Your Excellencies, Distinguished Guests, Ladies and Gentlemen,
I am most touched to have been asked to join you here today at such a pivotal time in our history. If I may, I would like to express my deep gratitude to President Kagame and all those who have contributed to making this Summit happen so that we can drive our collective energy even further forward.
Human health, planetary health and economic health are fundamentally interconnected. The past two and a half years have seen the world battle an unprecedented global pandemic that has and, in many ways, continues to impact the lives, livelihoods and economies of communities right around the world. At the same time, climate change is causing the length of the malaria transmission season to increase in many parts of the globe. A recent study from the London School of Health and Tropical Medicine showed that if global mean temperatures continue to rise to 3.7 degrees Celsius by the end of the century, an additional 4.7 billion people could be living in areas at risk of malaria and dengue transmission.
So here, the Commonwealth has a vital role to play. As President of Malaria No More U.K. and building on this and last C.H.O.G.M.’s summit, I continue to support our collective ambition to halve malaria by 2023. We must also acknowledge that the burden of neglected tropical diseases is also a hugely important issue. Such diseases are endemic in forty-six of the Commonwealth’s fifty-four countries, thereby representing two thirds of the world’s burden. So, I very much welcome the declaration that has been launched today.
While we have achieved so much in the malaria campaign since 2000, I am afraid that largely due to the Covid-19 pandemic there remains a great amount to do if our ambitions are to be met. I can only hope that today’s meeting signals the necessary focus, and prioritization, of funding for novel therapeutic, prophylactic, and vaccine strategies against malaria.
For example, I understand that the Global Fund to Fight AIDS, Tuberculosis and Malaria reported that 188 million mosquito nets were distributed in 2020 – a seventeen per cent increase compared to 2019, despite Covid-19. And there is a wider hope – we now have more valuable assets at our disposal than ever before. For example, the first W.H.O. approved vaccine, new nets and modern communications tools to monitor our progress and fight against complacency.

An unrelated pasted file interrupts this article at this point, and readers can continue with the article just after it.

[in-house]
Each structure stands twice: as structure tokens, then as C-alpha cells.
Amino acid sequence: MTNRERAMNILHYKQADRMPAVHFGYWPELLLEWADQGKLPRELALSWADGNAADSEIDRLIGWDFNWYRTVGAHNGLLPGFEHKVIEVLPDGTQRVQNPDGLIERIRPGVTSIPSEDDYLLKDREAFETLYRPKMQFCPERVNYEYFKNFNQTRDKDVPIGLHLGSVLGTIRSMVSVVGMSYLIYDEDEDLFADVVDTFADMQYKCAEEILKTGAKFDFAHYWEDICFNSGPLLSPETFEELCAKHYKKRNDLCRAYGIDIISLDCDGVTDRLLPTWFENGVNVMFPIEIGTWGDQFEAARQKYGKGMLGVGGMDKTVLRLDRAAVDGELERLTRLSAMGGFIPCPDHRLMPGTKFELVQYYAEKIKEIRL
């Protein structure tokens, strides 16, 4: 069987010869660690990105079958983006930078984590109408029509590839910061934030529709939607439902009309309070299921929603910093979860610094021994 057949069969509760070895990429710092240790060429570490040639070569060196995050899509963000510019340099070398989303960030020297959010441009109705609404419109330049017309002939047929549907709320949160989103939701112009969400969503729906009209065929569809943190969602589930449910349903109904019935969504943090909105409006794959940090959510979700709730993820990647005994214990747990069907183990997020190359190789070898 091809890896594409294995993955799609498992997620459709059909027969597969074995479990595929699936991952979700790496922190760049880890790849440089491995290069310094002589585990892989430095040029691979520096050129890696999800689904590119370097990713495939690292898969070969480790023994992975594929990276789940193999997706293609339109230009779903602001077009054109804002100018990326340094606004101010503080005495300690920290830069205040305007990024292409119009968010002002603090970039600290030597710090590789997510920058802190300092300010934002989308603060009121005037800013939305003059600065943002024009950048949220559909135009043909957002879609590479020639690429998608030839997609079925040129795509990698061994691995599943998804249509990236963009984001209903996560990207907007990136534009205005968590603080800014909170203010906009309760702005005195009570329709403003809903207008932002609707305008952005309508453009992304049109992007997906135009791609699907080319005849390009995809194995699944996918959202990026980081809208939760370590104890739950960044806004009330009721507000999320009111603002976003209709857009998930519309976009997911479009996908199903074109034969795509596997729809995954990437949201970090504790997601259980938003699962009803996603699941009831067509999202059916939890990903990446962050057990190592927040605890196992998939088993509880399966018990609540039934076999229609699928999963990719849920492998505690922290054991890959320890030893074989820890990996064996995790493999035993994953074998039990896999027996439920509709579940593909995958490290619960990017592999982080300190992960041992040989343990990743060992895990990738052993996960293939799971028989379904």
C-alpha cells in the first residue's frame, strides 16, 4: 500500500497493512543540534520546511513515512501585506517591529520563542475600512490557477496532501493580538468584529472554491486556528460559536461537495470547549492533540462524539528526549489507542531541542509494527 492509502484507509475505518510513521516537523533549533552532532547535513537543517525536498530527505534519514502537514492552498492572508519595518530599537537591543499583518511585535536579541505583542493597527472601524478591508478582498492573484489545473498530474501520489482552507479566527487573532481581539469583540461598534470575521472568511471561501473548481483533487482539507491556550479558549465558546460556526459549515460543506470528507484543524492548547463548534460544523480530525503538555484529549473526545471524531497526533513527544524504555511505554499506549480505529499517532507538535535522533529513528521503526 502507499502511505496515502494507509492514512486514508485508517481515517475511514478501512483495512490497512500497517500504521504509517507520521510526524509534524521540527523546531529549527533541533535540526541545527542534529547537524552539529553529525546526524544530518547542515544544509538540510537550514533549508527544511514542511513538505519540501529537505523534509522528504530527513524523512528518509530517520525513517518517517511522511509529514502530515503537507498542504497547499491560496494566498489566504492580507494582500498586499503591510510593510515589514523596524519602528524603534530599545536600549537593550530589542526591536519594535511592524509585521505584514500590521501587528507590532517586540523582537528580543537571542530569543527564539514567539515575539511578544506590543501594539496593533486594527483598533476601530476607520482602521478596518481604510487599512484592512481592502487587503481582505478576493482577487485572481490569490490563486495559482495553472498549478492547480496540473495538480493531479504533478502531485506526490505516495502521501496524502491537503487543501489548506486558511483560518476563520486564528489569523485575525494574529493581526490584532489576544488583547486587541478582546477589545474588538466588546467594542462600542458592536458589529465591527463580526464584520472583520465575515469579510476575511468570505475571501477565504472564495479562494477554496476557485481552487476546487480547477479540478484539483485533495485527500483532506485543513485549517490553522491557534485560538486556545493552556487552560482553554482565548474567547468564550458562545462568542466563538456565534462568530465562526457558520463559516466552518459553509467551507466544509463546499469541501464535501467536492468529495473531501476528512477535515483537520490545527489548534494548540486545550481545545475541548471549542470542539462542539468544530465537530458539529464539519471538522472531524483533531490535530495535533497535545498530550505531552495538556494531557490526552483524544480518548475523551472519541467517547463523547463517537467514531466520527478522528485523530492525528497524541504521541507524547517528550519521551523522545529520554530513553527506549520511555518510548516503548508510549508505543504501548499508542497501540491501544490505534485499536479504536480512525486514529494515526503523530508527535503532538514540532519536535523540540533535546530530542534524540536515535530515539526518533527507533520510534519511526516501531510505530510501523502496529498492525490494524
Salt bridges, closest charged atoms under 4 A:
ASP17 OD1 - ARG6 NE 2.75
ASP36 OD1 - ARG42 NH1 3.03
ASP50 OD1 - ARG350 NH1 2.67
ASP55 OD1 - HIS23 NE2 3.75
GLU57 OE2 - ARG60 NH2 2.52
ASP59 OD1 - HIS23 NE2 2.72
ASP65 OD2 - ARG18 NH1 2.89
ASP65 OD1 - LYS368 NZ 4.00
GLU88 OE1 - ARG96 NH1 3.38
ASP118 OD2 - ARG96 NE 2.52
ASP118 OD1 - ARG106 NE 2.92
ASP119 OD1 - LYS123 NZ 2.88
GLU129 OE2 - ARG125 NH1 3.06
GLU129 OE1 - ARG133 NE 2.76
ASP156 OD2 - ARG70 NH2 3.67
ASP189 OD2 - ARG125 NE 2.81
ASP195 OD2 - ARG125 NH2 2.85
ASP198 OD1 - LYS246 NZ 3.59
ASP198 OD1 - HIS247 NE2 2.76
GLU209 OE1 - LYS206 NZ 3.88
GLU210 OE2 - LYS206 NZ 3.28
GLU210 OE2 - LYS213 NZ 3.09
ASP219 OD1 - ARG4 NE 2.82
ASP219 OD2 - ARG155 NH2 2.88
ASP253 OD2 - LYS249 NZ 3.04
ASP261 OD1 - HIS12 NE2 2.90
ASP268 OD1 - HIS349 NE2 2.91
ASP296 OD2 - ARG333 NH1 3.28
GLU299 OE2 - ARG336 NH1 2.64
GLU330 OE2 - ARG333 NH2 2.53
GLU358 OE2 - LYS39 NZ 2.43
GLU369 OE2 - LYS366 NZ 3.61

Your Excellencies, Ladies and Gentlemen, these efforts take bold ambition, concerted action on the ground with communities and partnerships across borders. Here, if I may say so, it is truly inspiring to see so many Commonwealth leaders talking to one another to ensure life-saving medical material and preventative supply chains can keep flowing across our borders. Similarly, we know that this is a battle that is fought on the ground in local communities and by citizens themselves. In this regard, we acknowledge and give particular thanks for the tireless efforts of community health and prevention workers who each make such an important difference. I talked to quite a lot of you in the audience today and you really are absolutely crucial and critical for this purpose. I hope this summit will give you some hope.
As we emerge from the pandemic, 2022 must be a turning point. Post Covid-19, the world is paying greater attention to infectious diseases, and we must capitalize on this to provide proper support to prepare for, and respond to, infectious disease outbreaks. It is encouraging to see that leaders of the Commonwealth will discuss and pledge their support for this campaign and are committed to work towards ending the epidemic of malaria by 2030. I very much welcome this determination and that we are not turning our back on a job unfinished.
After all, the Commonwealth is uniquely placed to help the world in this effort. We need only recall the Commonwealth’s commitment in 1987 to end polio and how close we are now to reaching that goal, even if we have faced setbacks over the years. We can achieve the same with malaria.
Your Excellencies, Ladies and Gentlemen, these are challenges that affect us all, as one people living on one planet. Therefore, to solve them for present and future generations, we all have a responsibility to come together to accelerate action and the scaling of solutions.